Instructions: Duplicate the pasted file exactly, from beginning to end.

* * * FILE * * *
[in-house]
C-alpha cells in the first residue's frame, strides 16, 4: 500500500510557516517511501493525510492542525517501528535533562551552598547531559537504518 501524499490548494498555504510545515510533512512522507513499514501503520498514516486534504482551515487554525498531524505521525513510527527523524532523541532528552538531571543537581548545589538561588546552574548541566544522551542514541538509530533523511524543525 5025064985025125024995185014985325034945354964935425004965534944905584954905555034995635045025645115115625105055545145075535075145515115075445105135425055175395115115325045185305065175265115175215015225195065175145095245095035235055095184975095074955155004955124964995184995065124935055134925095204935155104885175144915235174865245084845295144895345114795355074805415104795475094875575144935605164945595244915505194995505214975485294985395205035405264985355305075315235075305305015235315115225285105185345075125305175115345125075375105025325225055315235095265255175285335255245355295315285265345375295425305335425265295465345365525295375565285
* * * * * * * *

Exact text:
[in-house]
C-alpha cells in the first residue's frame, strides 16, 4: 500500500510557516517511501493525510492542525517501528535533562551552598547531559537504518 501524499490548494498555504510545515510533512512522507513499514501503520498514516486534504482551515487554525498531524505521525513510527527523524532523541532528552538531571543537581548545589538561588546552574548541566544522551542514541538509530533523511524543525 5025064985025125024995185014985325034945354964935425004965534944905584954905555034995635045025645115115625105055545145075535075145515115075445105135425055175395115115325045185305065175265115175215015225195065175145095245095035235055095184975095074955155004955124964995184995065124935055134925095204935155104885175144915235174865245084845295144895345114795355074805415104795475094875575144935605164945595244915505194995505214975485294985395205035405264985355305075315235075305305015235315115225285105185345075125305175115345125075375105025325225055315235095265255175285335255245355295315285265345375295425305335425265295465345365525295375565285